While the country ruminates over the ethics of removing Confederate statues, the Broadway show “Caroline, or Change” already approached the issue – in 2004.
When Tony Kushner wrote the musical with Jeanine Tesori – he provided book and lyrics, while she wrote the music – he intended it to be shocking. “It would have been daring in 1963,” he told the New York Times in a recent interview.
While Kushner could not have anticipated the events of the past few days, he said “I really hoped it would happen someday. I did take my best shot at guessing what might be of lasting significance, and I’m proud of that.”
The musical, which ran on Broadway for 136 performances and was nominated for six Tony Awards, is set in 1963, when the civil rights movement was whipping the country into a frenzy.
In the show, Emmie Thibodeaux, an African American high schooler and the daughter of the titular Caroline, runs out of patience with waiting for social change and joins a group of friends in dismantling a monument honoring Confederate soldiers. Anika Noni Rose won the 2004 Tony Award for Best Featured Actress in a Musical for her portrayal of the character.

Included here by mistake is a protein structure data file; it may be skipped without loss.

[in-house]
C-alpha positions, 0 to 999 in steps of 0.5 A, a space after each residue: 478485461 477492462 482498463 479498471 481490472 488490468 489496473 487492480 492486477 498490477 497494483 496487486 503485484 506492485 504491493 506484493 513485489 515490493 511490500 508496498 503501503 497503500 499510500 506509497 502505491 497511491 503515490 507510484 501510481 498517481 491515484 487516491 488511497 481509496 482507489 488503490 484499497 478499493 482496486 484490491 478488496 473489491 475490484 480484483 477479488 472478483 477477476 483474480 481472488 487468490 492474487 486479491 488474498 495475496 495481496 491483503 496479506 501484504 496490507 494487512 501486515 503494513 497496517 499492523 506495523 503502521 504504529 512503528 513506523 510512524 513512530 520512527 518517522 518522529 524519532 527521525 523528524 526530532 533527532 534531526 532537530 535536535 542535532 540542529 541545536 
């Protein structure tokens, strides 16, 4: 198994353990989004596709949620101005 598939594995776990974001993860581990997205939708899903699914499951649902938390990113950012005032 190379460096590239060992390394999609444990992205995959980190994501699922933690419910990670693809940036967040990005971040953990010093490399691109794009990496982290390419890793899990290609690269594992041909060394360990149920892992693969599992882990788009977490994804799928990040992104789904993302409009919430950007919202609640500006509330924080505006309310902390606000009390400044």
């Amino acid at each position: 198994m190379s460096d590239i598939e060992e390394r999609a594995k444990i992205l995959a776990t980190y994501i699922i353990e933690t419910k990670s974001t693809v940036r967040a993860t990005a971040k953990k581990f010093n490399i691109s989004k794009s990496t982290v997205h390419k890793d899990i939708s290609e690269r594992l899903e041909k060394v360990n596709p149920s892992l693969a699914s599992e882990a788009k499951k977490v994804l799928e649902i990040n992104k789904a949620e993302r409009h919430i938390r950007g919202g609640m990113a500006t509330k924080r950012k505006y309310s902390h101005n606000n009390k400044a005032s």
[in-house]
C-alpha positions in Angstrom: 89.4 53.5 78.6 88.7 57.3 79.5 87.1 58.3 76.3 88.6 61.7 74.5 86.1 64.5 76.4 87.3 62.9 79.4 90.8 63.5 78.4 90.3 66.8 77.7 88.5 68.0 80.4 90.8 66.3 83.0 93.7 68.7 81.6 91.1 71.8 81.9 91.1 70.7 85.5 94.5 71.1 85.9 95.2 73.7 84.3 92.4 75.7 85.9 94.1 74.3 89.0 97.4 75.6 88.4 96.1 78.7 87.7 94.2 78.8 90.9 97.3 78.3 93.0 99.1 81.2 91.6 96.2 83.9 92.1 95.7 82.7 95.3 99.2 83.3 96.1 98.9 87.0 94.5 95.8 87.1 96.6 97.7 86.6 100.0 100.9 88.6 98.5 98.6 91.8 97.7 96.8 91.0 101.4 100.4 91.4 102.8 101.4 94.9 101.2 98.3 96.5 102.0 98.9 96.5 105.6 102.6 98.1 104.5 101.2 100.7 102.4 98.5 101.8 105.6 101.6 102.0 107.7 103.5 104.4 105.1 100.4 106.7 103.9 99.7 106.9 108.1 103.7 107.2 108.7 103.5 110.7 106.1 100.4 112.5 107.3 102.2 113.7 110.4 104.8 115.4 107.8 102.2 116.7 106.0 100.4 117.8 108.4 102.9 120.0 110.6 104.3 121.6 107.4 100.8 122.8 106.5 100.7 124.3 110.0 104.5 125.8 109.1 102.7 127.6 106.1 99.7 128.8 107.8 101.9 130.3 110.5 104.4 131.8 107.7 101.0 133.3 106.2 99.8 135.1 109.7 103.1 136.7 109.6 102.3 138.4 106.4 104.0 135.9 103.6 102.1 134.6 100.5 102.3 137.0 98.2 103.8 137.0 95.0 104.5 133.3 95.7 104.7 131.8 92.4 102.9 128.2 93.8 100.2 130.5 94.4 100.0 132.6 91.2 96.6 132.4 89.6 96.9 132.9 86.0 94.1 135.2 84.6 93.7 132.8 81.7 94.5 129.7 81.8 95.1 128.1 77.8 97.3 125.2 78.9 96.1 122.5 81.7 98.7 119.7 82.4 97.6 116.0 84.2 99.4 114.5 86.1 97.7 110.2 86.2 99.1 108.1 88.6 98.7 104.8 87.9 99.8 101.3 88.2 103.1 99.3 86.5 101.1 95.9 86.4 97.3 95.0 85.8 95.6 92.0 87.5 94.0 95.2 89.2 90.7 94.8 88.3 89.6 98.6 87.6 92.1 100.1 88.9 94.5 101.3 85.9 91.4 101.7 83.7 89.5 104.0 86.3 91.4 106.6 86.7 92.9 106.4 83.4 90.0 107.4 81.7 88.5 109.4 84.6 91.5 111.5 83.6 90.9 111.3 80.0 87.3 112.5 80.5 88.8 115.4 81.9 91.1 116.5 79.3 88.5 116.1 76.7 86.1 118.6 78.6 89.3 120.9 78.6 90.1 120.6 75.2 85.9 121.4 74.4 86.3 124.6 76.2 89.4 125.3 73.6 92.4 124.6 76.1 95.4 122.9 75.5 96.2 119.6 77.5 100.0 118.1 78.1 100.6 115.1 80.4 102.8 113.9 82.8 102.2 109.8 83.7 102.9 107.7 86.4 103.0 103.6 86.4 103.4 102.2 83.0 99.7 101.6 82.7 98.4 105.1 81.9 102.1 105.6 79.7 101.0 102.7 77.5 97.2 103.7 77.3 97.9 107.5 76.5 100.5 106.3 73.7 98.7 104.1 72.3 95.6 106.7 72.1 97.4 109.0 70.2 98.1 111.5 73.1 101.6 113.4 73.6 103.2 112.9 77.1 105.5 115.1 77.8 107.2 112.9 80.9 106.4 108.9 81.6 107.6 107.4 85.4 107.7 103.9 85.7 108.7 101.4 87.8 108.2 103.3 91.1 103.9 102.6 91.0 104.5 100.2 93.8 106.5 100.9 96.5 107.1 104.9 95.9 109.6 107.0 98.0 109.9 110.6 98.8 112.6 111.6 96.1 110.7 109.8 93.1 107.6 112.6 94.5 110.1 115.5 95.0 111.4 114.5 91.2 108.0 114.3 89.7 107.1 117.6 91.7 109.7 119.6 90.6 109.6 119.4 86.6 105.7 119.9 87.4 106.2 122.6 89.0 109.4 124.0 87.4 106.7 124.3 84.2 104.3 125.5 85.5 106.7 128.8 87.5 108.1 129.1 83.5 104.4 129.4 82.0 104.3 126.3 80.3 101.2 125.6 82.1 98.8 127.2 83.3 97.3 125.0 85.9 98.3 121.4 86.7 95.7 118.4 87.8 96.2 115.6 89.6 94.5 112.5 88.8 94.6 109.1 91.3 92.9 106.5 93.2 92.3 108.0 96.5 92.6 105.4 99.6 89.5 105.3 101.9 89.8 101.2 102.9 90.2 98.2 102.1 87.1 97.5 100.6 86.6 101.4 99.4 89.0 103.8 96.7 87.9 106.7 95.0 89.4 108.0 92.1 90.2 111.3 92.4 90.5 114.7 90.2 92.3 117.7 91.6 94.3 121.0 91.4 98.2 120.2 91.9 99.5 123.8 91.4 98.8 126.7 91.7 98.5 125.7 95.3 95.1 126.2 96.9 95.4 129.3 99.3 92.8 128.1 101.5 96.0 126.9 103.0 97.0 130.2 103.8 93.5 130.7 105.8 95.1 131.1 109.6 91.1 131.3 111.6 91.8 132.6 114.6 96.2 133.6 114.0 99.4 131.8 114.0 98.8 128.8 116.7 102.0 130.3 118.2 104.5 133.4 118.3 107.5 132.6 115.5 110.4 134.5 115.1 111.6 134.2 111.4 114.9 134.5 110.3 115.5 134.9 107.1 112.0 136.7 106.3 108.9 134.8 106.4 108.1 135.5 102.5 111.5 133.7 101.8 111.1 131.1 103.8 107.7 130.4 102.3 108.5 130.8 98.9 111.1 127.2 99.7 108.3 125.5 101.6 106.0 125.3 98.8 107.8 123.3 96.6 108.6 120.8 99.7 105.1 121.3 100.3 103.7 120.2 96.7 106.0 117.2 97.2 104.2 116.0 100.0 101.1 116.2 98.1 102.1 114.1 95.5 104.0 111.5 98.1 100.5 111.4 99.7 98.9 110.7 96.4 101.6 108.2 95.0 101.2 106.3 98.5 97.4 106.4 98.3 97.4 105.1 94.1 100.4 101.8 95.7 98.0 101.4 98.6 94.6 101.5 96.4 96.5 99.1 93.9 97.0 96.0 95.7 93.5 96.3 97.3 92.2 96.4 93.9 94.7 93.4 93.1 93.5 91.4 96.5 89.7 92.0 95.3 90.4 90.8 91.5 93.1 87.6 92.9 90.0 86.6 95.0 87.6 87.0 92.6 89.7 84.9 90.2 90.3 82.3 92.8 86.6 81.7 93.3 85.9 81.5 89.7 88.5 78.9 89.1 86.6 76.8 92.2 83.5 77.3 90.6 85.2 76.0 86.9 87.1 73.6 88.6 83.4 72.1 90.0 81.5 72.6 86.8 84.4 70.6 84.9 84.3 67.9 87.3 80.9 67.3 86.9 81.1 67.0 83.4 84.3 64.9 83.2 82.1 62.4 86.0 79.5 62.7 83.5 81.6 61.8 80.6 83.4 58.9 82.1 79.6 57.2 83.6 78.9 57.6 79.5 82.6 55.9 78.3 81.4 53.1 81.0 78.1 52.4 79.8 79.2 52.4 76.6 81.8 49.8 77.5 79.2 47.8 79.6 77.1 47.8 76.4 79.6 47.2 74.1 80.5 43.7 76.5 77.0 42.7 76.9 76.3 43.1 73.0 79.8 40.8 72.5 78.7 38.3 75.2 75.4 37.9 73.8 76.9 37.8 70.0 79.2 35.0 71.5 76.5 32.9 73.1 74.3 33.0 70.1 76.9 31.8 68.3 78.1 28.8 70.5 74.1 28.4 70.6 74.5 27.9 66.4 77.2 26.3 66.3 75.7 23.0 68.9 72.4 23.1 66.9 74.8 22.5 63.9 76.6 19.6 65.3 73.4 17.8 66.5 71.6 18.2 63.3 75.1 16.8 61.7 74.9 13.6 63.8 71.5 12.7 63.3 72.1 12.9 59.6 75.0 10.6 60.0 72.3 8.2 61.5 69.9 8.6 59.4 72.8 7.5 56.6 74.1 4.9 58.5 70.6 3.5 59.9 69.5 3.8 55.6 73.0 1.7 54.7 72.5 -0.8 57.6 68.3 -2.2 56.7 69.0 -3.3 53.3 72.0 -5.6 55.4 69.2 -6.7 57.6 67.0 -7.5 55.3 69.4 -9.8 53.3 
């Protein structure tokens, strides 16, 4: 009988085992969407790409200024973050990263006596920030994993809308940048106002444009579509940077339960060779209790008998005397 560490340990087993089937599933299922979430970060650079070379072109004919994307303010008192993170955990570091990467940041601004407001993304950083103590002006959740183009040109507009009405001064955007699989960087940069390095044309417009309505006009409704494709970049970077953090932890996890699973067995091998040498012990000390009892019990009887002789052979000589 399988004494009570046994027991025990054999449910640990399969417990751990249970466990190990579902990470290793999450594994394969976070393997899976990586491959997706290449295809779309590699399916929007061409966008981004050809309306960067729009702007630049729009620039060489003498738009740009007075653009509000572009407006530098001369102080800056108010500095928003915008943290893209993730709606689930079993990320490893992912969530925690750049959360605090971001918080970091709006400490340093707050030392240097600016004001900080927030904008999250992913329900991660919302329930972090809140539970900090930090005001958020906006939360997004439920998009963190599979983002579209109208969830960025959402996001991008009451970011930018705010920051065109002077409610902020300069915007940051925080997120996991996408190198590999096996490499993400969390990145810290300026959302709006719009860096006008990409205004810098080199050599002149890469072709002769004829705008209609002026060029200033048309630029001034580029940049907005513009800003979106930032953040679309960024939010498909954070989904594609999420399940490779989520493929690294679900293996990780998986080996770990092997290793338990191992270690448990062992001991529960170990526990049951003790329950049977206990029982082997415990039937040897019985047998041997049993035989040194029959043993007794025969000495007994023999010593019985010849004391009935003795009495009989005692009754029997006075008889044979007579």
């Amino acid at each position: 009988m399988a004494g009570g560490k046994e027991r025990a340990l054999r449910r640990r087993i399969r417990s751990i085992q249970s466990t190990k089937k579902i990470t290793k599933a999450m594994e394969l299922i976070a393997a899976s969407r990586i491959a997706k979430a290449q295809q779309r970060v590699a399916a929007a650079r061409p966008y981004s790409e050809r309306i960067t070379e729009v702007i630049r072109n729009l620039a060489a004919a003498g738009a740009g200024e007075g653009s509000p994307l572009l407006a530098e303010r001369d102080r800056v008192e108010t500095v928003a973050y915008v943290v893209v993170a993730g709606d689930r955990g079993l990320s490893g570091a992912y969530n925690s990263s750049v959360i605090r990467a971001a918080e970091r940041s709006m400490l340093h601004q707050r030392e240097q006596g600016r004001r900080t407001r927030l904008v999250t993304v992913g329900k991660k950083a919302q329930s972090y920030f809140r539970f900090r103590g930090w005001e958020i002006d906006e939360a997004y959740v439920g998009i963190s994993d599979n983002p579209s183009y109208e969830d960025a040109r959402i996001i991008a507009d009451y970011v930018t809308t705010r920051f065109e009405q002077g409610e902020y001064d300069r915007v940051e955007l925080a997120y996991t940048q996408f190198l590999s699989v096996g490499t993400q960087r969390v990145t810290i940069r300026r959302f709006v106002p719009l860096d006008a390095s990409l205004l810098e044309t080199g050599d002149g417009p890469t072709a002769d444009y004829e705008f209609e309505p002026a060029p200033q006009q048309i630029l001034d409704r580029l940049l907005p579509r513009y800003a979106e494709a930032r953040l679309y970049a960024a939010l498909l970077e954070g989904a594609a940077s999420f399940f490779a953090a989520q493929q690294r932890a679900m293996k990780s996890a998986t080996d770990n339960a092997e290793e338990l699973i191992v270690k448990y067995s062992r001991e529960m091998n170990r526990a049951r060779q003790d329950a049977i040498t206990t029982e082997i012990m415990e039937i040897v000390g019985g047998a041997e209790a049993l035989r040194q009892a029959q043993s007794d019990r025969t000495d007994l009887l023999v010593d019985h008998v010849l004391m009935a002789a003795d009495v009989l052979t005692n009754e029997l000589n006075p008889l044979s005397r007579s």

Kushner grew up passing the South’s Defenders Monument on his way to school in Lake Charles, Louisiana, where he grew up.
“It felt to me my entire life that it was essentially no different than a monument to members of the Wehrmacht or the SS,” he told the Times. The statue continues to stand before a local courthouse, despite many attempts to have it removed.
Regarding the toppled statue of “Caroline, Or Change,” Emmie and her friends give voice to a sentiment becoming increasingly prominent in the wake of recent events in Charlottesville, Virginia.
“I hope they burned it in a trash incinerator. Fed it to an alligator,” says one character in the song “Dotty and Caroline.”
Emmie, remembering the statue’s fall in the show’s epilogue, reflects on her fear – and triumph.
“I watched it topple like a tree,” she sings. “We were scared to death to break the law./Scared we’d fail. Scared of jail./But still we stayed. And I said,/’Statue, statue, you are through!’”